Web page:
Studies have shown that exposure to environmental mercury can affect the endothelium, the delicate lining of blood vessels, and decrease the ability of smooth muscles to relax, which could explain the slight increase in blood pressure seen in the study, Dewailly said.
It was not a great effect, he said. "For every 10 percent increase in blood mercury level, there is a 0.2 millimeter increase in blood pressure," Dewailly said. "Even if you apply that to an entire population, that is a small effect."
So, a 10 percent increase in blood mercury would raise a blood pressure reading from 120/80 to 120.2/80, Dewailly indicated. That is not a reason to avoid fish "if you look at the fish nutrients that are reported to be associated with so many benefits," he said.
But it's important to eat the right kind of fish, the oily species, Dewailly said. Anyone worried about blood pressure should avoid fish that have low levels of omega-3 fatty acids and high mercury content, such as big predator fish, including swordfish, marlin and shark, he said.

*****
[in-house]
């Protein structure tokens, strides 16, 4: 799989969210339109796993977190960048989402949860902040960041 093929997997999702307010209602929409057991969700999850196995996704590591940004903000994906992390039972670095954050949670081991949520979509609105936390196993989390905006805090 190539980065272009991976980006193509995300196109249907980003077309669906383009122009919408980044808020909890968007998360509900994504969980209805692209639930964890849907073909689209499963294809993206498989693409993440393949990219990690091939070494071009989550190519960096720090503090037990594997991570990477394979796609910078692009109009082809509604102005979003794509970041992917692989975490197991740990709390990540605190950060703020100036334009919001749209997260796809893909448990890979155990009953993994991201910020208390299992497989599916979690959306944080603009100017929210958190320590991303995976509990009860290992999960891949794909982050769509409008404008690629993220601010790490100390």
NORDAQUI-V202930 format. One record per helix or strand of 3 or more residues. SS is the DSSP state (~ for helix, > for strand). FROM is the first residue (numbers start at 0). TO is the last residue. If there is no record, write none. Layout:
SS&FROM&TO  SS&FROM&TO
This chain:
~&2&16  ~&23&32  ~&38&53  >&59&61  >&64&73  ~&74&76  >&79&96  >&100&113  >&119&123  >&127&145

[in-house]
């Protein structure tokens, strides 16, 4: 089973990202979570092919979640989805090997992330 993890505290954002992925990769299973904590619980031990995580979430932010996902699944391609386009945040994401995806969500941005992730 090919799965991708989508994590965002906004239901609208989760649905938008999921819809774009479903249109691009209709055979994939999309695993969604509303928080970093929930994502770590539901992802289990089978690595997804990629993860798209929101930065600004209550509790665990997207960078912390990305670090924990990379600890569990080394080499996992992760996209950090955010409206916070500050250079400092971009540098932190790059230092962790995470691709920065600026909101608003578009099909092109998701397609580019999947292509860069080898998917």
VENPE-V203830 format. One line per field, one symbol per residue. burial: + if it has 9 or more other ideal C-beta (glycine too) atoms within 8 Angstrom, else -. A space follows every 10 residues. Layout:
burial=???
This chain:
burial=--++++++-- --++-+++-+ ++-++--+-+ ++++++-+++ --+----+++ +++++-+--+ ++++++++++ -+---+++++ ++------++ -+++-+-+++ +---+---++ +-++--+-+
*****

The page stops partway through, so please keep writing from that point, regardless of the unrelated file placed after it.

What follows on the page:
Another heart expert concurred.
"Many Americans can safely enjoy eating fish as a regular part of their diet to achieve the health benefits of omega-3 fatty acids," said Penny Kris-Etherton, distinguished professor of nutrition at Pennsylvania State University and a member of the American Heart Association Council on Nutrition Metabolism and Physical Activity Committee.
"And this includes canned light tuna, which is significantly lower in mercury than white tuna," she said in a statement.
Benefits of omega-3 fatty acids are described by the American Heart Association.'/>"/>
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